Since it was first established in 1979, more than 150 of the world’s leading chefs have been honored in JWU’s Distinguished Visiting Chef program. Three times a year, chefs such as JWU alum Emeril Lagasse, Jacques Pepin, Chef K Paul Prudhomme and Providence innovators Johanne Killeen and George Germon have come to JWU to share their experiences, tips and techniques with the next generation of culinary leaders.
Besides a commitment to perfecting their culinary skills, all these chefs have another thing in common: they have all shared the demonstration kitchen with one man, Chef Stanley Nicas.
A quiet, unassuming man with a gentle nature, Chef Nicas is the epitome of what all chefs strive to be: hard-working, patient, and committed to his craft. Chef Nicas also brings to his work a love of life and the ability to always keep a smile on his face.
Born in Massachusetts of a Greek family, in 1924 his family moved to Albania to take care of an ailing grandmother. He soon found his passion for food and work as an apprentice in Switzerland and France. When the Italians invaded Albania in 1939, the 15-year-old fled the country and returned to the United States. He found his first job working with Pierre Franey in the French Pavilion at the World’s Fair in Brooklyn.
But eventually the Second World War caught up with him and soon after the Japanese attack on Pearl Harbor he joined the U.S. Navy. He served not as a cook, but as a gunner and was serving as a gunner aboard the aircraft carrier USS Bunker Hill during the battle of Okinawa in May of 1945 when it was struck by two Japanese kamikaze aircraft.
After the war Chef Nicas returned to the U.S. and worked at the Hotel St. Moritz in New York before taking a job as Pastry Chef at the Hotel Tremont Plaza in Boston. He soon settled in Leicester and in 1950 he and his wife started a little pizzeria that eventually became the widely acclaimed Castle Restaurant, which he and his family have operated ever since.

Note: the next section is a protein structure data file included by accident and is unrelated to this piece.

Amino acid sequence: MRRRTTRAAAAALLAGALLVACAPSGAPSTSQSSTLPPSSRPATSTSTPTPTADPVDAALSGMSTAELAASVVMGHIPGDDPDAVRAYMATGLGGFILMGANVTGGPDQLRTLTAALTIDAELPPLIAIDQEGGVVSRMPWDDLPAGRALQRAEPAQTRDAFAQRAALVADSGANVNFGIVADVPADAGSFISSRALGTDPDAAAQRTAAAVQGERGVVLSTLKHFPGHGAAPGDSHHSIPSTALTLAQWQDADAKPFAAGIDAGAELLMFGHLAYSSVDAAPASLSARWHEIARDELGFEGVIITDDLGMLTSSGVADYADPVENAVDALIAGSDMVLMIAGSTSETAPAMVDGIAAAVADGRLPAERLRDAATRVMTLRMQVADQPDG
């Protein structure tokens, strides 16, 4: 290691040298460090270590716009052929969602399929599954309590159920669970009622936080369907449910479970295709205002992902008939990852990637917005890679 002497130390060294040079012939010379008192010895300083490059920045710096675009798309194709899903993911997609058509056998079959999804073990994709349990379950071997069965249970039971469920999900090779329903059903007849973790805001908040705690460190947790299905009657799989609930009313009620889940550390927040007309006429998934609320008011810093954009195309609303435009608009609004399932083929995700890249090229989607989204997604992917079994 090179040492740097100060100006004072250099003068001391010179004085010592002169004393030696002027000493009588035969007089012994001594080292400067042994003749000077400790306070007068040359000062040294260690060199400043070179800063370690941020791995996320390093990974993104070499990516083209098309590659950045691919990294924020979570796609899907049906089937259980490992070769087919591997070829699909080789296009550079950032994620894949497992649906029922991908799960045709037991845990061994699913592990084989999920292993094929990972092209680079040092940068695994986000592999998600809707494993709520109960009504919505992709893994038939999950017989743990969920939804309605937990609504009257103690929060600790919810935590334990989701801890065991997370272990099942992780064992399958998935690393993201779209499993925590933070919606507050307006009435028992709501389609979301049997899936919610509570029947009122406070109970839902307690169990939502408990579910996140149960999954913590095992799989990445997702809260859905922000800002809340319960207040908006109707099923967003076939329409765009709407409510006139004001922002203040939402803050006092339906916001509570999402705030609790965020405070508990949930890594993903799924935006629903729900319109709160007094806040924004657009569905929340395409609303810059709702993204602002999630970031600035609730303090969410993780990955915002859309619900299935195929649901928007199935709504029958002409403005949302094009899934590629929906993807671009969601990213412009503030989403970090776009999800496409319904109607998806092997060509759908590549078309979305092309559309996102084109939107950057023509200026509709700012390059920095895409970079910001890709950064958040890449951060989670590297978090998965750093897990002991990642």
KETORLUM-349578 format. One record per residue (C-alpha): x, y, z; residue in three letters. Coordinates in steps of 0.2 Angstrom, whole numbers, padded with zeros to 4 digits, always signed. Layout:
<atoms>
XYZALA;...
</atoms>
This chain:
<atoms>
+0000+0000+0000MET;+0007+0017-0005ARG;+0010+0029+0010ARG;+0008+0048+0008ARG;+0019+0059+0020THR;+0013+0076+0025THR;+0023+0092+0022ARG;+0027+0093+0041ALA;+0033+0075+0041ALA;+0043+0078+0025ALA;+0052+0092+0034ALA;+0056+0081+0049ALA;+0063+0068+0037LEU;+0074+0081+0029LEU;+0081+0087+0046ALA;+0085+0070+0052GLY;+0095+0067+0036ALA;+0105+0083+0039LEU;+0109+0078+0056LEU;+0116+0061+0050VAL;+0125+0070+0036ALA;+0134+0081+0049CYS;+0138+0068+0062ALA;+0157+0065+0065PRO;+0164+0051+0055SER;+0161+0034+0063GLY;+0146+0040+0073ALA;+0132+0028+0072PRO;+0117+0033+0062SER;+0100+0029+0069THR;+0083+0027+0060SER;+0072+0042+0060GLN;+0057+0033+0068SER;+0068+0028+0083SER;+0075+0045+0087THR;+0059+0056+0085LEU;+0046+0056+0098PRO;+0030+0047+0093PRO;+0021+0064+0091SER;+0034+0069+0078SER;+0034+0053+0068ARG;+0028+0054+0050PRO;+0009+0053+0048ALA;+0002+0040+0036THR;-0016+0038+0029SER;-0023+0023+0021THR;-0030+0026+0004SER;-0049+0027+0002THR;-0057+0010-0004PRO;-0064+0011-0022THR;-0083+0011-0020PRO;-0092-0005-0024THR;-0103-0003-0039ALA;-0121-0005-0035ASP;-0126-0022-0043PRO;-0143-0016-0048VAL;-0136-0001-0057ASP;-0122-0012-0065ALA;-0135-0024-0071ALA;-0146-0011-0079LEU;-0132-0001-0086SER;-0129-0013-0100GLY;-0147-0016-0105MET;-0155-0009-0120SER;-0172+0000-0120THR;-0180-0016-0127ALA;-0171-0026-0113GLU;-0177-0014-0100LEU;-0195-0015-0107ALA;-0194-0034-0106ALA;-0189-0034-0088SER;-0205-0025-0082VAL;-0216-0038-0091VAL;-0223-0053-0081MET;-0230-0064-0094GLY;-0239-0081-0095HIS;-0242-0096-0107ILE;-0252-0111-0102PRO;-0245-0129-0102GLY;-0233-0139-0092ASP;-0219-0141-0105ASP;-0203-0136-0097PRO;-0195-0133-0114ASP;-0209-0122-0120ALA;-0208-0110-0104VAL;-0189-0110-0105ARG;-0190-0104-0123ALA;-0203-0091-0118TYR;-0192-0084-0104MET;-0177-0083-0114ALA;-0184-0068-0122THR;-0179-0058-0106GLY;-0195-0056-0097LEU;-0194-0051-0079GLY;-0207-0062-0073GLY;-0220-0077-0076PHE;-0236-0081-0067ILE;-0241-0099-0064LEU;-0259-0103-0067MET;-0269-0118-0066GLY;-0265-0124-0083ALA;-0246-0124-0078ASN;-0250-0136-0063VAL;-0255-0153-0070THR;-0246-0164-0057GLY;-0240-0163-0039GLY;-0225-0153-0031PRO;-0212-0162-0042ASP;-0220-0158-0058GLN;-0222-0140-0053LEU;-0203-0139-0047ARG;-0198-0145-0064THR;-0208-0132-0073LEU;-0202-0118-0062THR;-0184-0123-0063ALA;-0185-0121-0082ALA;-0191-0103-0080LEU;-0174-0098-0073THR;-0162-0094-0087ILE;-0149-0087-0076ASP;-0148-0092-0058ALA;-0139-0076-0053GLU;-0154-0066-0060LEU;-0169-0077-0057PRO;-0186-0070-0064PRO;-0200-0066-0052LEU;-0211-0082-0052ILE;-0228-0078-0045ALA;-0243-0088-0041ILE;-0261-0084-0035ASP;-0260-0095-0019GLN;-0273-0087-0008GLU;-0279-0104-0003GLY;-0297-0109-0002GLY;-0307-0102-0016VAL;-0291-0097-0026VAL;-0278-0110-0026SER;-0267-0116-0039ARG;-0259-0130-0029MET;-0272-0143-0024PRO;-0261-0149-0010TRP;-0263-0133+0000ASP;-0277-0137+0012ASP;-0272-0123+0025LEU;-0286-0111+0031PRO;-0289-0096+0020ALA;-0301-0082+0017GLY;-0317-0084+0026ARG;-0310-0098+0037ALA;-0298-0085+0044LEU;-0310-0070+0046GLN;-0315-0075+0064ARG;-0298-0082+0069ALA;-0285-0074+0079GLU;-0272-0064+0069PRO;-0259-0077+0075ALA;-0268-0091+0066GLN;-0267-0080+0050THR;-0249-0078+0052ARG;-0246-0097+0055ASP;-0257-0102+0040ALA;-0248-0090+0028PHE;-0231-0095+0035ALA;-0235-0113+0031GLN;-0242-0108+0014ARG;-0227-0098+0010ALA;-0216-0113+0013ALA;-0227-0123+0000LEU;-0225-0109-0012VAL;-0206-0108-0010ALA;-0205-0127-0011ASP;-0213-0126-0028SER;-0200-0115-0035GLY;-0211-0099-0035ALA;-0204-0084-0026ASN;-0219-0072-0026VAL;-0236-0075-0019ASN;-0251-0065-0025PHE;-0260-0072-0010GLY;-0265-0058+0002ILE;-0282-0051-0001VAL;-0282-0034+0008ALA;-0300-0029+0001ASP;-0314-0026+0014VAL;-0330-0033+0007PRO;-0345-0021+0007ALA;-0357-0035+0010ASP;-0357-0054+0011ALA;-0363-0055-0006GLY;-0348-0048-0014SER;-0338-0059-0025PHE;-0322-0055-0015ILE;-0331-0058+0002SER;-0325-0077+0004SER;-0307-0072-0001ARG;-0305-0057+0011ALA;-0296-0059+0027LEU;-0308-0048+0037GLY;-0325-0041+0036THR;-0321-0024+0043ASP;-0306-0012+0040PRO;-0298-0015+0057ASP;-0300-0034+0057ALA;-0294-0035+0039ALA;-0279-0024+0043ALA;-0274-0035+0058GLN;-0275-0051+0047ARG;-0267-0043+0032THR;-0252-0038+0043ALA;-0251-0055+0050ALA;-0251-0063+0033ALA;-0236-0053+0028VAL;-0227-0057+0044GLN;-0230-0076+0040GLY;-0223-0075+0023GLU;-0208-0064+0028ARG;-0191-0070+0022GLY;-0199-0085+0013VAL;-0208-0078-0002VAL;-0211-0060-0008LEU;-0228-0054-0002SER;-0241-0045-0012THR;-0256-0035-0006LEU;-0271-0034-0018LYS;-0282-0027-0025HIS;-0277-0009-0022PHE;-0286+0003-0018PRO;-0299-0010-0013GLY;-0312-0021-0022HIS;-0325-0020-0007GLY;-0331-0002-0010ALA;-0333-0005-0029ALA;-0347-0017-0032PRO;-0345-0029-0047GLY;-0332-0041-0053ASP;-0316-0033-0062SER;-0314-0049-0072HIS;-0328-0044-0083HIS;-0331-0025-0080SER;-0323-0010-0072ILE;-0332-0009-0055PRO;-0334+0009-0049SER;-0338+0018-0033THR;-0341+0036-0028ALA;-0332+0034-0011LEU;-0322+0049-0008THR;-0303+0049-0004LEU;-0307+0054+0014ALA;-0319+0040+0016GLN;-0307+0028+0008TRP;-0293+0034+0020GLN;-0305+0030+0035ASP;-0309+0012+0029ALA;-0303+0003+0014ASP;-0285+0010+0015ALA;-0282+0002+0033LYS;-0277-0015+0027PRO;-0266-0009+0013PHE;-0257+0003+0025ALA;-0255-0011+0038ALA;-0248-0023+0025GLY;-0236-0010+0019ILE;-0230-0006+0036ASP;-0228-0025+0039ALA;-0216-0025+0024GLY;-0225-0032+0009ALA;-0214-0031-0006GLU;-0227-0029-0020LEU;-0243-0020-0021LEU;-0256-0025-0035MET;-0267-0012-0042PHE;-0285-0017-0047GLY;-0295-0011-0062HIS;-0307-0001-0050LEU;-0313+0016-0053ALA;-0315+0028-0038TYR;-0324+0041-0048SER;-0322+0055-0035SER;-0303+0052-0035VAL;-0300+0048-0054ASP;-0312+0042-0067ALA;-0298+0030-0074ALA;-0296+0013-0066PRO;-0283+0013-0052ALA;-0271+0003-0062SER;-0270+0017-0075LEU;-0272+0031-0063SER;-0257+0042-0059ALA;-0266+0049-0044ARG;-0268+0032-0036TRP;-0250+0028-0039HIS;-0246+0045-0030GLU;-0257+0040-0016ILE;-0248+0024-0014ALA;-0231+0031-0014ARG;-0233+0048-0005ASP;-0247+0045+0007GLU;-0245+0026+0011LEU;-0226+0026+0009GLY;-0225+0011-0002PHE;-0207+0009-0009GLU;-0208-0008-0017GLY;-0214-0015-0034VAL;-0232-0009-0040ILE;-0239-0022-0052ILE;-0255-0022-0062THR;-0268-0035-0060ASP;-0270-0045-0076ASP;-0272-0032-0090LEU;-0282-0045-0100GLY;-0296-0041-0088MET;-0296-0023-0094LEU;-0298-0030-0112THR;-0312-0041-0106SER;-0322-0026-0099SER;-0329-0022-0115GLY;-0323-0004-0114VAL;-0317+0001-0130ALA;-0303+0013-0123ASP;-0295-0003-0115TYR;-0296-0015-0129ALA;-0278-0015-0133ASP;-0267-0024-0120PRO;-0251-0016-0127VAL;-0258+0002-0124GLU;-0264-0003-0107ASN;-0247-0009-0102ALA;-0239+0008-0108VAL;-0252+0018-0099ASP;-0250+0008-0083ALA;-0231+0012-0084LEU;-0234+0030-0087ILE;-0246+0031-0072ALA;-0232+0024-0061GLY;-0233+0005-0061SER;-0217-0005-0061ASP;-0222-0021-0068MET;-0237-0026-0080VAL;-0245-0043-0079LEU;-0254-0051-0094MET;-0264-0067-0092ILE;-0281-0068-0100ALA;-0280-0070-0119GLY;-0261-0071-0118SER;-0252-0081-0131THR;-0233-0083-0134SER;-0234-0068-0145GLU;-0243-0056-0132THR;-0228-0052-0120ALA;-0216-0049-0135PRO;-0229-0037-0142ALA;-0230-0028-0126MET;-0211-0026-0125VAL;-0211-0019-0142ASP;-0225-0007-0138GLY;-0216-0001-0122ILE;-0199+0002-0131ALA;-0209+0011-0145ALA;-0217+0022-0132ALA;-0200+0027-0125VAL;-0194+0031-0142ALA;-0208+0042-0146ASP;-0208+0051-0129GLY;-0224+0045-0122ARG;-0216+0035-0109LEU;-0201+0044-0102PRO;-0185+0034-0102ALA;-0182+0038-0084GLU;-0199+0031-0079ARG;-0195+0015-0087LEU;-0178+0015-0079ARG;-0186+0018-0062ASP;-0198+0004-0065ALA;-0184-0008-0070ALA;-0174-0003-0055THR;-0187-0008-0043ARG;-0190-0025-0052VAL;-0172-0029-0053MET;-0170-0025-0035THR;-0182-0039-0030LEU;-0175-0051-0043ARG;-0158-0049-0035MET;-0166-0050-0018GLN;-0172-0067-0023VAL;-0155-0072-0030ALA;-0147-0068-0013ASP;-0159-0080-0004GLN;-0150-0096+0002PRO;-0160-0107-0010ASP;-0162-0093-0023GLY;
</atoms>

Trained in the classical French culinary traditions, Chef Nicas has done more than just run one of Worcester County's most popular eateries. He has taught and lectured widely and is known and respected as one of the most generous and talented mentor chefs in Central New England. "I wanted to be a schoolteacher," he once said, but, "My father wanted me to be a chef. He was a chef and his father was a chef."
"There are few teachers left like him," said Shari Alexander of the Red Maple Inn in Spencer, Mass. "Stanley has the keys to traditional French cuisine," she added. And that makes him invaluable. More than 250 chefs have served apprenticeships at the Castle Restaurant since it first opened.
In 1982 Chef Nicas was named one of the first JWU Distinguished Visiting Chefs. He quickly saw the importance of the program and started returning year after year to assist each new DVC demonstrate and explain what it takes to be a chef to hundreds of students. "He is not only talented in his own right," said Bill Brady of Sonoma Restaurant in Princeton, Mass., "Stanley basically trains the trainers."
Although he is today the Chairman of the DVC program and National President of the Les Amis d'Escoffier Society, the 86-year-old Chef Nicas still works quietly, patiently, on the sidelines, helping to make each DVC feel at home, secure, and comfortable in an amphitheater full of JWU students.
For more information about the Distinguished Visiting Chef Program, please contact the College of Culinary Arts.